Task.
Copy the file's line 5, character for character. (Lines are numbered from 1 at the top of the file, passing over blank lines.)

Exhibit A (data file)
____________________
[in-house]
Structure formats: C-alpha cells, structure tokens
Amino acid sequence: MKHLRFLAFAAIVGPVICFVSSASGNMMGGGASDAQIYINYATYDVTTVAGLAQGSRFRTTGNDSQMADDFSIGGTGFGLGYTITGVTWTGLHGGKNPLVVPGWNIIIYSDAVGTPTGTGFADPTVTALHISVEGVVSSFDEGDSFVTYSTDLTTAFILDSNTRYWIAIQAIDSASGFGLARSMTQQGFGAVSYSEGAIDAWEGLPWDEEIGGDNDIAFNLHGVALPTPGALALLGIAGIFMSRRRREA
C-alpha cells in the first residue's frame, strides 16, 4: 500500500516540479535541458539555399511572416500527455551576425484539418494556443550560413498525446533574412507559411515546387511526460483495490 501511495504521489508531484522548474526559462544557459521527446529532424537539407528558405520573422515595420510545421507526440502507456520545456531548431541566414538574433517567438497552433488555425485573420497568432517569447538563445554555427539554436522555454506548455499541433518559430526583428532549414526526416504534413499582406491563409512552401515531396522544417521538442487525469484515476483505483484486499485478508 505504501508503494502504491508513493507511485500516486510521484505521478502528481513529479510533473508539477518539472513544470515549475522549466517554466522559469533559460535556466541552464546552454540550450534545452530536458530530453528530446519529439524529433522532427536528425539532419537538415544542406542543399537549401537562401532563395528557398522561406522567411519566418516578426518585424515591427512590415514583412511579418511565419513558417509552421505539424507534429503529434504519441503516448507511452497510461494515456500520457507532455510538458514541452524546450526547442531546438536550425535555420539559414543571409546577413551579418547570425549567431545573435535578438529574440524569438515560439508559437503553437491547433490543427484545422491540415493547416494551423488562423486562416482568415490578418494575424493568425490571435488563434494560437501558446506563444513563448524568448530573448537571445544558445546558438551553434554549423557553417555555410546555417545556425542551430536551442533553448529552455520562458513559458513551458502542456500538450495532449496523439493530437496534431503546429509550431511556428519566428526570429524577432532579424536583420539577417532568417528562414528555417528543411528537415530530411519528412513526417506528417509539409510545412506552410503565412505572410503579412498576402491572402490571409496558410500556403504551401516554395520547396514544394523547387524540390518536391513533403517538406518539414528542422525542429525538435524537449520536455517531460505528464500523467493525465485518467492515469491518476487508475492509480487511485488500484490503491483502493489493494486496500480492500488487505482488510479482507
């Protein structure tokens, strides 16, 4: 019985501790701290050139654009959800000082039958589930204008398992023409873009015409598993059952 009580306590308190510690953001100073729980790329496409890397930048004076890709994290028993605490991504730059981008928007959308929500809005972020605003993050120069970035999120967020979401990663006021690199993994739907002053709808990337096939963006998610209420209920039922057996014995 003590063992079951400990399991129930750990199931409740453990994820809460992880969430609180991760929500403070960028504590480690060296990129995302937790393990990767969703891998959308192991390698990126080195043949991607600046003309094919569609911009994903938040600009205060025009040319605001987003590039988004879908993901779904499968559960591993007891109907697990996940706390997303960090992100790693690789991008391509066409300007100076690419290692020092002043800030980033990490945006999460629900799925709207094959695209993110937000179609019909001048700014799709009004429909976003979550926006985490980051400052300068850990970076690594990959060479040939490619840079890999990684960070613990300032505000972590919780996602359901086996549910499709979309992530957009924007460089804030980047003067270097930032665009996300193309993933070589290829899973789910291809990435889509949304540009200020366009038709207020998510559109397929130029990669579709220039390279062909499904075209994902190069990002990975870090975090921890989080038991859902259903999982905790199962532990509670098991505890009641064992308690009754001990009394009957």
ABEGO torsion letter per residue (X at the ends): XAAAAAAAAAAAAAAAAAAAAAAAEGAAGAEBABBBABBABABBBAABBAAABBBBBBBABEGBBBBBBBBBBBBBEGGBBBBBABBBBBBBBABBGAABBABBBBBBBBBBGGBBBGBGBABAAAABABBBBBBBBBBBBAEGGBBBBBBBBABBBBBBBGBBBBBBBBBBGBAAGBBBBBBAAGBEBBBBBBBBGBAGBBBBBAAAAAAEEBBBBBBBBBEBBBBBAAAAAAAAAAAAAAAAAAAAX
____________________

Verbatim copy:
């Protein structure tokens, strides 16, 4: 019985501790701290050139654009959800000082039958589930204008398992023409873009015409598993059952 009580306590308190510690953001100073729980790329496409890397930048004076890709994290028993605490991504730059981008928007959308929500809005972020605003993050120069970035999120967020979401990663006021690199993994739907002053709808990337096939963006998610209420209920039922057996014995 003590063992079951400990399991129930750990199931409740453990994820809460992880969430609180991760929500403070960028504590480690060296990129995302937790393990990767969703891998959308192991390698990126080195043949991607600046003309094919569609911009994903938040600009205060025009040319605001987003590039988004879908993901779904499968559960591993007891109907697990996940706390997303960090992100790693690789991008391509066409300007100076690419290692020092002043800030980033990490945006999460629900799925709207094959695209993110937000179609019909001048700014799709009004429909976003979550926006985490980051400052300068850990970076690594990959060479040939490619840079890999990684960070613990300032505000972590919780996602359901086996549910499709979309992530957009924007460089804030980047003067270097930032665009996300193309993933070589290829899973789910291809990435889509949304540009200020366009038709207020998510559109397929130029990669579709220039390279062909499904075209994902190069990002990975870090975090921890989080038991859902259903999982905790199962532990509670098991505890009641064992308690009754001990009394009957």